Some deals can be activated online. Many services offer discounts if you sign up for auto-pay. For example, the bank that services my auto loans offers a reduction of 0.25% on my loan interest if I have a direct deposit. Also, make sure that you’re using everything that you’re paying for. Does your phone plan include more data than you use? Are you wasting heat or electricity? Do you really watch all those cable channels? The first move you can make is to switch to a cheaper version of what you already use, or make plans to reduce your electricity / heat consumption.

Step Four: Make some calls.

Once you’ve done all you can via the web, it’s time to start negotiating for what you use by phone. Or, if you’re like many people I know and hate phone calls more than the thought of actual, literal torture, get a chatty friend to make the calls for you. Find the number for the support line, and keep pushing whatever buttons you have to push to get through the automated answering system and talk to a real person.


Step Five: Be nice.

A lot of people will tell you to be really bossy and harsh with the call center employee but in my experience that doesn’t make them want to help you. Ask them how their day is going. Explain, kindly, that you are calling to find out if there’s any way that your monthly bill could be lowered.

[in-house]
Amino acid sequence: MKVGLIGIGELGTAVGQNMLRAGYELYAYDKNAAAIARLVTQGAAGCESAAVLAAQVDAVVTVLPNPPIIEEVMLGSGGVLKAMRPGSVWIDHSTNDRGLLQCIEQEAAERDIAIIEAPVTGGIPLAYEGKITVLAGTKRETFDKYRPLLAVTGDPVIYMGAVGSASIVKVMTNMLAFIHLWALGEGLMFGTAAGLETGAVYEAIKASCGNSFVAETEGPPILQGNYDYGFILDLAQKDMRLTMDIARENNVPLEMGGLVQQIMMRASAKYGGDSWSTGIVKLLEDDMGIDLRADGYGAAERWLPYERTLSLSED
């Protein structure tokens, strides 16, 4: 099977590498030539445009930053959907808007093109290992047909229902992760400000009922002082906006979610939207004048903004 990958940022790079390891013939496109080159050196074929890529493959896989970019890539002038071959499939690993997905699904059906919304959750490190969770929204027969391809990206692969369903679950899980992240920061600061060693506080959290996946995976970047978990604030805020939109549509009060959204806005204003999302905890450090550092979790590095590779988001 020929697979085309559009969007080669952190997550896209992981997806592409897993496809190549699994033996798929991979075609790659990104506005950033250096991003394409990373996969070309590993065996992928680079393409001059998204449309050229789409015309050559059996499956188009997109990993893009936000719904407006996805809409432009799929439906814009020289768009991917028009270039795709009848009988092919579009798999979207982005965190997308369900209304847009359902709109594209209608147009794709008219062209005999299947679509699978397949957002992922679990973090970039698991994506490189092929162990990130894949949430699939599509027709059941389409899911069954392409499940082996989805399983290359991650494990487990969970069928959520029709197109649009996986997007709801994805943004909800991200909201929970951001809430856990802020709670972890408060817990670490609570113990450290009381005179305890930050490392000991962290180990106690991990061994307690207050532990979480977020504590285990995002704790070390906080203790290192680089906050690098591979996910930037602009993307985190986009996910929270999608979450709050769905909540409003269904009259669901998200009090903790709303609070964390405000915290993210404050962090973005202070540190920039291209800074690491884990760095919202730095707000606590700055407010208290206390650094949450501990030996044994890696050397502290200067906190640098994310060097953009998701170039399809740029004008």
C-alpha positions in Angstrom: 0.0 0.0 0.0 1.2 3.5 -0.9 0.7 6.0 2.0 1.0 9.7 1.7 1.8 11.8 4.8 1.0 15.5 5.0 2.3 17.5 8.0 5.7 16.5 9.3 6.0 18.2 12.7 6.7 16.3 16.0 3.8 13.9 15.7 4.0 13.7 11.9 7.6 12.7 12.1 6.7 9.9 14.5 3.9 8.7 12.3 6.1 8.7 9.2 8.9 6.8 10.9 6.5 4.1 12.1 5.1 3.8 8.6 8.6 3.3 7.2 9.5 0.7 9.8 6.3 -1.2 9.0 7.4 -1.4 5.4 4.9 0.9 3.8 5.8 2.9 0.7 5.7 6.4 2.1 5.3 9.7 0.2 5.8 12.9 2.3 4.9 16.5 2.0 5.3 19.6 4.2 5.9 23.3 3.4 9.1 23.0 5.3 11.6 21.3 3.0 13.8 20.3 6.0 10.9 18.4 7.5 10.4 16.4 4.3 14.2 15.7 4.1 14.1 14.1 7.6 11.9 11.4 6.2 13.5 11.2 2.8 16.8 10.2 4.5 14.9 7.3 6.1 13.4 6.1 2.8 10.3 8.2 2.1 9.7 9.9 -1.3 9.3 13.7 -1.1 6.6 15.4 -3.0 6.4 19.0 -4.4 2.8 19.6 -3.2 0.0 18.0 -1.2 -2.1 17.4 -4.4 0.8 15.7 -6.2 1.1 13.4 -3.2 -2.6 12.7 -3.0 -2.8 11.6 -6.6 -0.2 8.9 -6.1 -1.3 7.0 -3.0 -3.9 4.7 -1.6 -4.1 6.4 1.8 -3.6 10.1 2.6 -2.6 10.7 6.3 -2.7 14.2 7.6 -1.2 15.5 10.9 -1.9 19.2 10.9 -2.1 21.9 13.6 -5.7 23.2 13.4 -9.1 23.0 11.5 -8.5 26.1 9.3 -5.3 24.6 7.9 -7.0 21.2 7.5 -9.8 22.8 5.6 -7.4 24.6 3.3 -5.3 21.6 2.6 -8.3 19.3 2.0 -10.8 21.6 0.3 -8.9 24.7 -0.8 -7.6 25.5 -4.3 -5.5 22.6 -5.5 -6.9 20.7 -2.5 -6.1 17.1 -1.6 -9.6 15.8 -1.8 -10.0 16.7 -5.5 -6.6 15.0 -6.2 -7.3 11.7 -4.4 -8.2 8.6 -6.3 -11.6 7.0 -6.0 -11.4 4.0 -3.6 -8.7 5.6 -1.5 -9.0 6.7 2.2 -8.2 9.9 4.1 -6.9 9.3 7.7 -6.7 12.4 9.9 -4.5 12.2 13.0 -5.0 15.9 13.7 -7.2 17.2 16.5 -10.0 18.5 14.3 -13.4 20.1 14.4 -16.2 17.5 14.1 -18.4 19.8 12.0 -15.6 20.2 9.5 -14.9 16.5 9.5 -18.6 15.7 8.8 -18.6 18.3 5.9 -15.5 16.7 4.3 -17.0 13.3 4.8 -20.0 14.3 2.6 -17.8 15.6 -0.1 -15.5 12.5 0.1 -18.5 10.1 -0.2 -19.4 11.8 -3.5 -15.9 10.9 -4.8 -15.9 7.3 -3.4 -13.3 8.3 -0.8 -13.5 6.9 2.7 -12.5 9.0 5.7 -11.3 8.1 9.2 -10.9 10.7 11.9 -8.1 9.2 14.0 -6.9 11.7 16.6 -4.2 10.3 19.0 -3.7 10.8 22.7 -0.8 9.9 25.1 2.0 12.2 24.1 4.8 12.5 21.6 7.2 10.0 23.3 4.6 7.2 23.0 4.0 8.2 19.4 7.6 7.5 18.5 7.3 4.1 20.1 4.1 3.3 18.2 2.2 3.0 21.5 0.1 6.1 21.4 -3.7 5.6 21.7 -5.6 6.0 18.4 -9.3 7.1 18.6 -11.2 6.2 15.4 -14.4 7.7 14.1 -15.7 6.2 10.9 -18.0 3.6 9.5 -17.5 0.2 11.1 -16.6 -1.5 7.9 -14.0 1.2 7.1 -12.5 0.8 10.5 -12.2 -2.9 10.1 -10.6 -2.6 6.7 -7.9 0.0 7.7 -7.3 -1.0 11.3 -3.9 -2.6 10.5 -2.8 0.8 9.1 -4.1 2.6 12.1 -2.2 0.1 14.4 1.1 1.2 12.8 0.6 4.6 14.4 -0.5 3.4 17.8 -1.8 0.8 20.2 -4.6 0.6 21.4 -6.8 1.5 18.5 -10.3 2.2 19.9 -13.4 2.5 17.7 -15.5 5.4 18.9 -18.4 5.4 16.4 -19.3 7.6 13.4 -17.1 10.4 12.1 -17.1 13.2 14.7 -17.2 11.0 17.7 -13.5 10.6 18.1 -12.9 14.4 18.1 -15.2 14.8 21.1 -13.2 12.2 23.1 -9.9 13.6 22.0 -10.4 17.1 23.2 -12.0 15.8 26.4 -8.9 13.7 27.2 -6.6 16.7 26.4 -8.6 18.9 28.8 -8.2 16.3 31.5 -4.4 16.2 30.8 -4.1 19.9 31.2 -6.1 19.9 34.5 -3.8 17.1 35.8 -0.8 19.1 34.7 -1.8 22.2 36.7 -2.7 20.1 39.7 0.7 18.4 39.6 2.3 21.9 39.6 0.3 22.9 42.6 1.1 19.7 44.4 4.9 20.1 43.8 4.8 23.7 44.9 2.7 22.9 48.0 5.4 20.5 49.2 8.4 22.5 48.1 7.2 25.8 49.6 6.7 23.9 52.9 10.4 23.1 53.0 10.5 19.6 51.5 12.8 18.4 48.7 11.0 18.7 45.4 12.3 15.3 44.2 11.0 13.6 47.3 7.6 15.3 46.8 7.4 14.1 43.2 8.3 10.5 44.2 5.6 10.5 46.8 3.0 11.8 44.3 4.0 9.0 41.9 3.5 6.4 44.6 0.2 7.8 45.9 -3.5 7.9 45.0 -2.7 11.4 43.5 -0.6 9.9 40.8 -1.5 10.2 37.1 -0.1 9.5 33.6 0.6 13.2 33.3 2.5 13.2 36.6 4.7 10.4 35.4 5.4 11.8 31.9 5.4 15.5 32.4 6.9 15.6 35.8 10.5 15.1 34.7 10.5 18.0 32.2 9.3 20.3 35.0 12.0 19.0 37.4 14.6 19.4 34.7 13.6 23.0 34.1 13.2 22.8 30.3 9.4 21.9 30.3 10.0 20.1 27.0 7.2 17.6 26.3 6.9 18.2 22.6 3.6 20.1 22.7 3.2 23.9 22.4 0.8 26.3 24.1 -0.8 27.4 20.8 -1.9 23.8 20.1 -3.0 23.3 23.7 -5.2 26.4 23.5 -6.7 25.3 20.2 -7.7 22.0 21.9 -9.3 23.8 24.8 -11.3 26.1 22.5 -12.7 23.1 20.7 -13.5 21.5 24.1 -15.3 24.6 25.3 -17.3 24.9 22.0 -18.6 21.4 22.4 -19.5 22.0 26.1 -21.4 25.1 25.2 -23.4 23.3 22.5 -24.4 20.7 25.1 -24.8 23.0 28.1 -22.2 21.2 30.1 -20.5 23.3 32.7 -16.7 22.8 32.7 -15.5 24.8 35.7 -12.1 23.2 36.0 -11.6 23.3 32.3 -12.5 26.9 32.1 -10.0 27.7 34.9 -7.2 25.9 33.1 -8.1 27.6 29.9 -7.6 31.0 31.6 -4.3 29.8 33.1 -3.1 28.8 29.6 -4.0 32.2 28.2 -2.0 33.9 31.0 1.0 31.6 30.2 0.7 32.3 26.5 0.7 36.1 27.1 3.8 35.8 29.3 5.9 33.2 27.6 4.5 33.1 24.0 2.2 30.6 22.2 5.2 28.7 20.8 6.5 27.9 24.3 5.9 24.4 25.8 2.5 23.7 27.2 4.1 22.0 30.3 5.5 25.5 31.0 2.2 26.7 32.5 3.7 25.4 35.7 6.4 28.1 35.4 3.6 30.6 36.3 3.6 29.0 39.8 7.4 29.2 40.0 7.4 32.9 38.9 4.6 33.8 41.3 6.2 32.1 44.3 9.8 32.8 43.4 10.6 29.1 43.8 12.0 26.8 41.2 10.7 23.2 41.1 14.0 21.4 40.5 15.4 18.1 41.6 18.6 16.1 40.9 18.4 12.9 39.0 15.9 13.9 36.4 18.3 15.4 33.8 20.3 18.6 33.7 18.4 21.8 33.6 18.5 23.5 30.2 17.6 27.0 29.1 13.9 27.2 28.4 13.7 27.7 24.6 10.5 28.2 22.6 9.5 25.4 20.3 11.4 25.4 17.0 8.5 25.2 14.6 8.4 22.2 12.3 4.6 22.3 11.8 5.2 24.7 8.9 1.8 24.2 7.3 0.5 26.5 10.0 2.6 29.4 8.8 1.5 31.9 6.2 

Step Six: Expect resistance.

Call center employees have one of the worst jobs on earth, and their pay is usually determined by whether they get you spend more money, not less. There’s no incentive for them to help you. If they say that they can’t help you, first you pull out your research. “Okay, I understand, but your website is advertising a lower rate on the same service I use. Why can’t I receive that rate?” Or, “I noticed that [your competitor] is offering a similar service for a lower rate. I like your service and I’d like to stick with you, but I can only afford to do that if you can match or beat their lower rate.”

Step Seven: Ask for a manager.

Usually you have to go through a few levels before you reach someone who is authorized to give you the deal. Be patient.

Step Eight: If all else fails, call again.

When I called to get my internet bill lowered, the first guy who picked up the phone was no help. He “couldn’t” offer me a deal, wouldn’t pass me to a manager, and just kept saying, “But if you upgraded to a TV and landline bundle, you could get more value for the money!” Ughhhhhh.

So I ended the call, got some tea, did some stretches, and called back. The guy who picked up the phone this time literally said, “You’re paying the full rate? Mrs. McGrath, no one pays the full rate!” In about one minute flat, he lowered my rate by $18 a month.

Step Nine: Be prepared to switch providers.

There are some services that just don’t negotiate. Insurance is a big one. Almost always, the best thing you can do with insurance is skip the bargaining and just move straight to a new company. Do this every year or two. Insurance companies love to raise the rates on you a bit and a bit, so that like the frog in pot of water, you don’t notice that you’ve reached boiling until it’s too late. It can also make sense to switch energy companies and shop around for the lowest price of oil, depending on what’s available in your area.

Earlier this year, inspired by the “Challenge Everything” posts by my favorite blogger, J. Money of, I spent a Saturday lowering my bills. I received reductions on my internet bill and cell phone bill, and I switched insurance providers. This one day of work saved me more than $500 a year.


Obviously, coupons can go shove it.